'Kava' is nominative but 'čaje' is the genitive form of 'čaj' (masculine inanimate). Because the sentence refers to an amount of tea it is 'partitive' and therefore genitive case. The correct (genitive) form of 'kava' here would be 'kavy', (feminine) but that isn't offered as a choice.
Maybe re-read Blarni's comment: čaje is genitive, so it literally means “of tea I have very little.” “Kava” is nominative and cannot replace “čaje” here; you would have to use “kavy (mám hodně málo).”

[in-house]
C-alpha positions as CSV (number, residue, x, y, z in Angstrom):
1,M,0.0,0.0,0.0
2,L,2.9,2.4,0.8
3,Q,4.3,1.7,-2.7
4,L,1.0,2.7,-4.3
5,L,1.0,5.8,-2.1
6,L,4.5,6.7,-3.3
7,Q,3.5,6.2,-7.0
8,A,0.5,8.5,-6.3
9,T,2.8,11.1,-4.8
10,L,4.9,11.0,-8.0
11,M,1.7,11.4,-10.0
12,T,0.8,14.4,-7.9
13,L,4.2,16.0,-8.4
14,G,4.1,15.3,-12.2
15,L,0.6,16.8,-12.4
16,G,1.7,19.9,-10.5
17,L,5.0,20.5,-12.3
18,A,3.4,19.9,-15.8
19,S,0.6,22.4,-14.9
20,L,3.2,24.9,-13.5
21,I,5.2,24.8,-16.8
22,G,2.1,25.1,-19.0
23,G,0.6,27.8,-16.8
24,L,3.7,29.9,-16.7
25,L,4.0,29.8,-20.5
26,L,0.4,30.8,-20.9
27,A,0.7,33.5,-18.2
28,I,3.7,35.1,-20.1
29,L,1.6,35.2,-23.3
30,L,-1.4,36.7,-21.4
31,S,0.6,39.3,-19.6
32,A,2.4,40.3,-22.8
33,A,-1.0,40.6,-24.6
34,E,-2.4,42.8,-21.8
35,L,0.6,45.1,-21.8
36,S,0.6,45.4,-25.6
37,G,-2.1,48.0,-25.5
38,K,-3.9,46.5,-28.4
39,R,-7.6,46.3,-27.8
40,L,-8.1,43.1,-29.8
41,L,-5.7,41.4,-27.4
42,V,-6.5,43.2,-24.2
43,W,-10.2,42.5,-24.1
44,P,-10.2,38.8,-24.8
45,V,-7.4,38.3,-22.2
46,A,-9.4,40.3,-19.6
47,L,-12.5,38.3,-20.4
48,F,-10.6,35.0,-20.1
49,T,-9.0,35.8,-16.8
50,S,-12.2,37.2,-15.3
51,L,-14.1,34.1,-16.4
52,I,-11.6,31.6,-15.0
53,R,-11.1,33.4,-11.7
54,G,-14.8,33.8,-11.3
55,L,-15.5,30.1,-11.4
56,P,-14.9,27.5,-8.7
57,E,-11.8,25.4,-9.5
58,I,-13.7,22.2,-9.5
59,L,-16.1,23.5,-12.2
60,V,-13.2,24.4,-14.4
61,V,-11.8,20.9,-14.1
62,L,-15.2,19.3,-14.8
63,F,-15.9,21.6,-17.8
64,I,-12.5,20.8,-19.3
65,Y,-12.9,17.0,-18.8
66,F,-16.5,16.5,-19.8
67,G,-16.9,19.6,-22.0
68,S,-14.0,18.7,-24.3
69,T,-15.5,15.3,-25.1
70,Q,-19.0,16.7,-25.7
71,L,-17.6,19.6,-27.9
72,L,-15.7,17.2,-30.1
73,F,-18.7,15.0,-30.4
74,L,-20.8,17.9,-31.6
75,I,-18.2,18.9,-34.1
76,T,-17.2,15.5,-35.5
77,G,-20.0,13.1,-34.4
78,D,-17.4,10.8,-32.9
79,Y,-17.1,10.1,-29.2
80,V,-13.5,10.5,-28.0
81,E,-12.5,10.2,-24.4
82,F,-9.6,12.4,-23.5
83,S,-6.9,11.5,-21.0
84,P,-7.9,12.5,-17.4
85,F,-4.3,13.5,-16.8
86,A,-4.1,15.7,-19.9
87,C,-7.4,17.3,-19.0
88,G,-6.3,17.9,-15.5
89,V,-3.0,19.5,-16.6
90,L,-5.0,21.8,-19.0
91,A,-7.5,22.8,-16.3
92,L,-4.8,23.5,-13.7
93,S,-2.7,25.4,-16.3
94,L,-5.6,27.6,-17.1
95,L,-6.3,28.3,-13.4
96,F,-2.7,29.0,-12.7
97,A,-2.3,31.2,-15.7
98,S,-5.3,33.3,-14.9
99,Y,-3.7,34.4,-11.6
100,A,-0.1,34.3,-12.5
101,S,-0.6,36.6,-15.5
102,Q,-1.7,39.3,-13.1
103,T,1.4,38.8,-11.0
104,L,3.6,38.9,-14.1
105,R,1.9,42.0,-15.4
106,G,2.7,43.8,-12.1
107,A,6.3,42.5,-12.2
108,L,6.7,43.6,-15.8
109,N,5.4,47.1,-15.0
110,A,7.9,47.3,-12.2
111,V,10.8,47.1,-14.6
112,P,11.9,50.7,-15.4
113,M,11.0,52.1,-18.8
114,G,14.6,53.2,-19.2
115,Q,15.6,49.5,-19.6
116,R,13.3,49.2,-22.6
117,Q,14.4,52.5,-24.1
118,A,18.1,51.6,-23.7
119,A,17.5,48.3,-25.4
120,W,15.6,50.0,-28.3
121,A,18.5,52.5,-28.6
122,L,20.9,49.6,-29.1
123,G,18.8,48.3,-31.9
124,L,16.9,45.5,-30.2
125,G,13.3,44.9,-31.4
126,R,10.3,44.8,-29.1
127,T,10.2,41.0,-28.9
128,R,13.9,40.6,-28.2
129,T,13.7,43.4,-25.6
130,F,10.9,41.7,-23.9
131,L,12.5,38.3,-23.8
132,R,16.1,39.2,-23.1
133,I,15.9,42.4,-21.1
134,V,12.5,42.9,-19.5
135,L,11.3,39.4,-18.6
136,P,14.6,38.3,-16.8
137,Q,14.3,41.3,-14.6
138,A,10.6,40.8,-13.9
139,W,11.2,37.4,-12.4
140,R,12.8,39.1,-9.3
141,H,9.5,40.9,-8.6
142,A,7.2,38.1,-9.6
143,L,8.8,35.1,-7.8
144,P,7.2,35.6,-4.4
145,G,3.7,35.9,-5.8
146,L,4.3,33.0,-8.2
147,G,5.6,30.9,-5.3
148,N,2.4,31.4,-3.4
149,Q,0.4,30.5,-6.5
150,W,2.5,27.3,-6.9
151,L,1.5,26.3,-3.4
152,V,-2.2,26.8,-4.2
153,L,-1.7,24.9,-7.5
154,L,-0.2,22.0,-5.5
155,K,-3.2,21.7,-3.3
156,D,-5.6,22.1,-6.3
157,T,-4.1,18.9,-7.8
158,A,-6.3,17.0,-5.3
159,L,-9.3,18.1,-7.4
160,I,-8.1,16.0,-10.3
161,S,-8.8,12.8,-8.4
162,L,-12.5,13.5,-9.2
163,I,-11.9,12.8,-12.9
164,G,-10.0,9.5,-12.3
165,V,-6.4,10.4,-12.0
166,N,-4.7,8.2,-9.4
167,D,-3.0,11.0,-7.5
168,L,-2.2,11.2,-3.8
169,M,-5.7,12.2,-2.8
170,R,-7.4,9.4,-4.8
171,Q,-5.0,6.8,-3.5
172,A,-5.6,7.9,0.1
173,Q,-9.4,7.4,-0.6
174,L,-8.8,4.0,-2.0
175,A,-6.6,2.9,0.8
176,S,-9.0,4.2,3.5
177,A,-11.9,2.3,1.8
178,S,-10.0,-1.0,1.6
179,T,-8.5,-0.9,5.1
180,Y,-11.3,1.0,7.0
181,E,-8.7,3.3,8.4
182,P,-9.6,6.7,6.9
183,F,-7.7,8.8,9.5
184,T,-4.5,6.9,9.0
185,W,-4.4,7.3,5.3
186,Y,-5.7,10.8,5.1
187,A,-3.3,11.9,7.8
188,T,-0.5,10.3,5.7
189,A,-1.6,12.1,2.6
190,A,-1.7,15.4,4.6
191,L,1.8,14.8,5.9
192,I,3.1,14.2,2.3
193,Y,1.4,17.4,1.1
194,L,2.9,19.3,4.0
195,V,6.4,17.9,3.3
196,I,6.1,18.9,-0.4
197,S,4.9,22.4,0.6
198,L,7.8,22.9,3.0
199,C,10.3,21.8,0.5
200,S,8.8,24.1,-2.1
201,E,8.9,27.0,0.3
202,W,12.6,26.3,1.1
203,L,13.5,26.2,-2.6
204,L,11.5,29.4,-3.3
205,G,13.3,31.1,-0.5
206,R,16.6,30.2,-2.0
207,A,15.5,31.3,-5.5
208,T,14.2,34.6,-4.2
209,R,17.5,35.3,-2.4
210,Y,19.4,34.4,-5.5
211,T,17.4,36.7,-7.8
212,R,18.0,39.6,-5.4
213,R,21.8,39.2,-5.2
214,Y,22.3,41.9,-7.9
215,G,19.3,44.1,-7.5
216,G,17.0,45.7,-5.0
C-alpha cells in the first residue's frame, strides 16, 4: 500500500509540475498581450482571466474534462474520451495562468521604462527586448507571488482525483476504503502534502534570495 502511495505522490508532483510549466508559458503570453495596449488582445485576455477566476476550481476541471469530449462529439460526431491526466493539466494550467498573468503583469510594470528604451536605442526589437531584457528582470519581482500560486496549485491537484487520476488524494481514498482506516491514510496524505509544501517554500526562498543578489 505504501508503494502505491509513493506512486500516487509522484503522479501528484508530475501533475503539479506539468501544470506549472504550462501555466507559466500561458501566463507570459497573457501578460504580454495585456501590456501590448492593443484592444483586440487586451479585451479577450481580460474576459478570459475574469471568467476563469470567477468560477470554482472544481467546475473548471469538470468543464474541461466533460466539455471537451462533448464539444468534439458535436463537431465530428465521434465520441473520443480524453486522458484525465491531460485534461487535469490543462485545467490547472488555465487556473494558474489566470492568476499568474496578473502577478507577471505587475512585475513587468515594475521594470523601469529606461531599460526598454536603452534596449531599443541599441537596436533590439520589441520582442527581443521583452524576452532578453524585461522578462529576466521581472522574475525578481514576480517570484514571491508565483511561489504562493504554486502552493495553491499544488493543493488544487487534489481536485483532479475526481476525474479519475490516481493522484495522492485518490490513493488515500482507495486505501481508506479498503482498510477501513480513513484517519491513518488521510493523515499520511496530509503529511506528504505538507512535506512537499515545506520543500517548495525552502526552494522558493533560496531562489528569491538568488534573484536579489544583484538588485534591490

Edit: I now realize that you may have got this sentence as a translation exercise. Okramism obviously got it as a multiple-choice exercise with "select the missing word," something like this:
- __ mám hodně málo.
S/he had no translation to go by, only the grammar, and that's what Blarni explains in their comment.
Ignore word order for the moment. “Mám hodně málo” means I have very little, that's the basic sentence which, of course, triggers the question “of what?” The answer is “(of) tea” – “čaje”; you are perfectly right, it's genitive.
So in Czech it could be “mám hodně málo čaje” or, emphasizing the tea, “čaje mám hodně málo.” “Čaje” is dependent on “málo” (little [of tea]), whatever the word order is.